If you were in an accident and the ambulance showed up without a driver, how would you react? A new study into self-driving ambulances released Monday revealed that many people would not be comfortable getting into a driverless car while in distress. Researchers from Embry-Riddle Aeronautical University and Florida Institute of Technology found that half of the 1,028 American adults tested were less than willing to ride in one of the machines, with women less likely than men to favor the idea.
“Our results showed that consumers were fairly positive toward the idea of the traditional ambulance configuration, while they had mixed feelings about the autopilot configuration,” said Stephen Rice, an Embry-Riddle associate professor of human factors. “About half of the consumers were negative toward the autopilot.”
The research comprised three online studies with participants asked to imagine hypothetical situations, comparing a human driver to a self-driving vehicle. Women more often reacted with anger and reported a reduced willingness to use the machine, while men reported either fear or happiness, with those fearing the system less willing to receive assistance. Those that responded with happiness were more willing to climb aboard.
The news doesn’t sound good for the automated future, but it’s possible that the issue is more around vulnerability. Ambulances are a special case when it comes to technology, as they’re about helping people in times of particular stress or crisis. If you’re in an accident, and you’re suddenly being asked to take a risk on an unfamiliar piece of equipment, your first response would probably lean more toward fear.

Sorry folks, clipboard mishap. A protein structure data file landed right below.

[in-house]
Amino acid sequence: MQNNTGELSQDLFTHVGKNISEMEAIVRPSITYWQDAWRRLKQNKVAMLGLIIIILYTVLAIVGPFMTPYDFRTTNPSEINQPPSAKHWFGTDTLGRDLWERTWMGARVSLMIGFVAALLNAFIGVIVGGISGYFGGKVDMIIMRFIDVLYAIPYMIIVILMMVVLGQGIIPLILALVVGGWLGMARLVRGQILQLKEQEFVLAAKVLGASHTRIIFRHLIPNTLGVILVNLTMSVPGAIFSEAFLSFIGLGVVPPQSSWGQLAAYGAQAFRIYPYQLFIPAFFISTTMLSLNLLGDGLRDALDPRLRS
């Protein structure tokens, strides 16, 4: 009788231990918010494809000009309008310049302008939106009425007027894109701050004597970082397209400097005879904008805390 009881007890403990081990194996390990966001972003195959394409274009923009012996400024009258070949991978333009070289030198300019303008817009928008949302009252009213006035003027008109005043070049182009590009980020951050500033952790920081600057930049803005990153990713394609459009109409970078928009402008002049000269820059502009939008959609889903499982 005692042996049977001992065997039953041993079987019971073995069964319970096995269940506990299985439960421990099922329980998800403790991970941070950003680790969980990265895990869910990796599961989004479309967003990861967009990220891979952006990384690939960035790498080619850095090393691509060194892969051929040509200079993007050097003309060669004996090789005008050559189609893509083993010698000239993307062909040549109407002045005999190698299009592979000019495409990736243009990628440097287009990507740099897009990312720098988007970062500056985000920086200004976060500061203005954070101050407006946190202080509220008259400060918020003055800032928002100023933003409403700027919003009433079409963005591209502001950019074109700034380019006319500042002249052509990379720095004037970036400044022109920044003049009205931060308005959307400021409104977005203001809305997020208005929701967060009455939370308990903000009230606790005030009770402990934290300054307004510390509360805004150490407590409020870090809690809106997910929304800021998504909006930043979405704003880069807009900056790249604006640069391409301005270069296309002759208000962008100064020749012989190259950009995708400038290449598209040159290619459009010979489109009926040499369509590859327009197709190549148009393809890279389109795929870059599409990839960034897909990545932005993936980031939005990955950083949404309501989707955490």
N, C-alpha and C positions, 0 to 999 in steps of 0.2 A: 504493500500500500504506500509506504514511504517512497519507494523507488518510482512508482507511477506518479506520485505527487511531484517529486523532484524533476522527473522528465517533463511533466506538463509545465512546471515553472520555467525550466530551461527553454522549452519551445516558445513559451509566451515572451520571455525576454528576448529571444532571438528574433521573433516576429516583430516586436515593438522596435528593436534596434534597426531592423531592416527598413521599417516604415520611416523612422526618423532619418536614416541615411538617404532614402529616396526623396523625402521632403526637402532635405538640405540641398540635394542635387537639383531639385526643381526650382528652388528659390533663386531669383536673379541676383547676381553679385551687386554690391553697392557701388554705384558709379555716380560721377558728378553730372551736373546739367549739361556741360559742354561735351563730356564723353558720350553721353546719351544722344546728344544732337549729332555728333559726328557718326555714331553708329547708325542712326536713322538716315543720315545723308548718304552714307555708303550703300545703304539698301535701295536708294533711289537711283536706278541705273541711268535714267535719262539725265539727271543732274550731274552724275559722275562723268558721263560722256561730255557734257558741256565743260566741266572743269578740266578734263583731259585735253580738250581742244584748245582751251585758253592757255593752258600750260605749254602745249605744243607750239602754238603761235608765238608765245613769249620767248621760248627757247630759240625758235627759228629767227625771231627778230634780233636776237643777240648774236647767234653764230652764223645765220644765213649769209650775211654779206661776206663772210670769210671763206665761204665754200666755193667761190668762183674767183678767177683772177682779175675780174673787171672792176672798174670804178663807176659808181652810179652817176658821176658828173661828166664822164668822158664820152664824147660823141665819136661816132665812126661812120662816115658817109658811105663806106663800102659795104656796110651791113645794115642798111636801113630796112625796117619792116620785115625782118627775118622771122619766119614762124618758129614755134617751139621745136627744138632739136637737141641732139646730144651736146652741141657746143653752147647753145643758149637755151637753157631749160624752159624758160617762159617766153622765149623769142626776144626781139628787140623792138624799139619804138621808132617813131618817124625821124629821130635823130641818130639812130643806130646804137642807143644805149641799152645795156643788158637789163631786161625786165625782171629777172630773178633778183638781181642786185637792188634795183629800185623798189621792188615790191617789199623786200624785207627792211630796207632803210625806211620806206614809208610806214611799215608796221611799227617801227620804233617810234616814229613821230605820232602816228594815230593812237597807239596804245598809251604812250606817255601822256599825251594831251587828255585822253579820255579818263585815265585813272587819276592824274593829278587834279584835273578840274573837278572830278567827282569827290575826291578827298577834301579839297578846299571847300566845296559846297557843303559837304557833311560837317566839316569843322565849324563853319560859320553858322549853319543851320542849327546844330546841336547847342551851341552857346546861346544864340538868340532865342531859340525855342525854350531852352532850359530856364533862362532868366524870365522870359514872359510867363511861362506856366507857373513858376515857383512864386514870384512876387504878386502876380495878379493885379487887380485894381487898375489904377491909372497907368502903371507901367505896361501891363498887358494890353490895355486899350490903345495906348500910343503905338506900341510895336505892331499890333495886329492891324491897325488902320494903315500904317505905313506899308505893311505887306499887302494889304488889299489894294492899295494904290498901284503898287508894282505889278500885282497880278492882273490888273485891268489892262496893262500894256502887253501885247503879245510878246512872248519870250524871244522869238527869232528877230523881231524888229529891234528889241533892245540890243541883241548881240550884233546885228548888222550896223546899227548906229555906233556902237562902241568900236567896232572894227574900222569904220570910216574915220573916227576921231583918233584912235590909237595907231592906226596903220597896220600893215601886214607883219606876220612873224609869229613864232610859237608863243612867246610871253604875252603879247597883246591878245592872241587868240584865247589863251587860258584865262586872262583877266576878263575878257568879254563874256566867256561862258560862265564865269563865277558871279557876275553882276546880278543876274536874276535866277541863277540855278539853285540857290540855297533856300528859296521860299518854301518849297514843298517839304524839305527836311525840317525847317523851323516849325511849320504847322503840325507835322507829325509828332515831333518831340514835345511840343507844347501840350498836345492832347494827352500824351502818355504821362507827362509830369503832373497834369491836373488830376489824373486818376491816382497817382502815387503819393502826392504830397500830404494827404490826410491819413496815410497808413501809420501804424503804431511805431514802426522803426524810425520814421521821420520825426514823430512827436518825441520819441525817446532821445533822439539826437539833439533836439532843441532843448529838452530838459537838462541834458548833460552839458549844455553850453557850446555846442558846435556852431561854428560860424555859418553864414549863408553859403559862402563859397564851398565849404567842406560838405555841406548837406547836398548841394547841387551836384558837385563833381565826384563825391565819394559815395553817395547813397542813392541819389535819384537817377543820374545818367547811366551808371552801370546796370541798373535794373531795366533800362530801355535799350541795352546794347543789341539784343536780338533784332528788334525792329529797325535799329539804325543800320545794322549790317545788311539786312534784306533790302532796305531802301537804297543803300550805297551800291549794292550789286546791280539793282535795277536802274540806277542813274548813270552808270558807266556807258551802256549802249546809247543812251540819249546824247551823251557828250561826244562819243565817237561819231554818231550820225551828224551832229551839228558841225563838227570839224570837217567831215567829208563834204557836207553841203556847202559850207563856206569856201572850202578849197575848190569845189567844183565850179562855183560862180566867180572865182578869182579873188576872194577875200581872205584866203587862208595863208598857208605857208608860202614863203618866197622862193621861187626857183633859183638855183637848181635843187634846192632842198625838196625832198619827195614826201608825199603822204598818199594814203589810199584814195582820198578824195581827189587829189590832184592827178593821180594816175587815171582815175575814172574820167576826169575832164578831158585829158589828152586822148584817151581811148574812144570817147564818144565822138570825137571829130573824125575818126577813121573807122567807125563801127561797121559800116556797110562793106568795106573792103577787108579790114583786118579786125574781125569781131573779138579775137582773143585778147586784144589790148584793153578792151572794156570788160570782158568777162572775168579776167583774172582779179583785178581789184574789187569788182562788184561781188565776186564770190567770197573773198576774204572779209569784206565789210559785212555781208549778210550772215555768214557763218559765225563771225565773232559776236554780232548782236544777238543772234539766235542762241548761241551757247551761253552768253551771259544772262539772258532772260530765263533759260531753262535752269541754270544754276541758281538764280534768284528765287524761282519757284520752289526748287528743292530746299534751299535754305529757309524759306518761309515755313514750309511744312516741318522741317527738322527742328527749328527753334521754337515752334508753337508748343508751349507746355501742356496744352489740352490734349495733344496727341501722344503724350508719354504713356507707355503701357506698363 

“If you’re having a heart attack and all of a sudden a driverless vehicle shows up, that would be an unexpected event, which could cause you additional stress,” said Scott R. Winter, an assistant professor of aviation science at Florida Institute of Technology.
But there could be dramatic benefits from self-driving ambulances. In most cases of automation, there is fear that the robot would take over a human’s job, causing unemployment. Economists are calling for a universal basic income before people lose their jobs, so if a robot takes over there will still be a cushion to avoid mass upheaval.
Self-driving ambulances would be different, the authors claim, as current vehicles require one of the two paramedics to drive the car. With a driverless car, both paramedics can assist a patient on the scene and on the way to the hospital, improving the quality of care.
“Automation could be especially important in many regions where emergency medical services are insufficiently funded,” said Joseph Keebler, assistant professor of human factors at Embry-Riddle.
And as autonomous vehicles become more and more ubiquitous, it’s likely that the public’s aversion to them will decline. If the car you take to work every day is autonomous, why shouldn’t your ambulance be?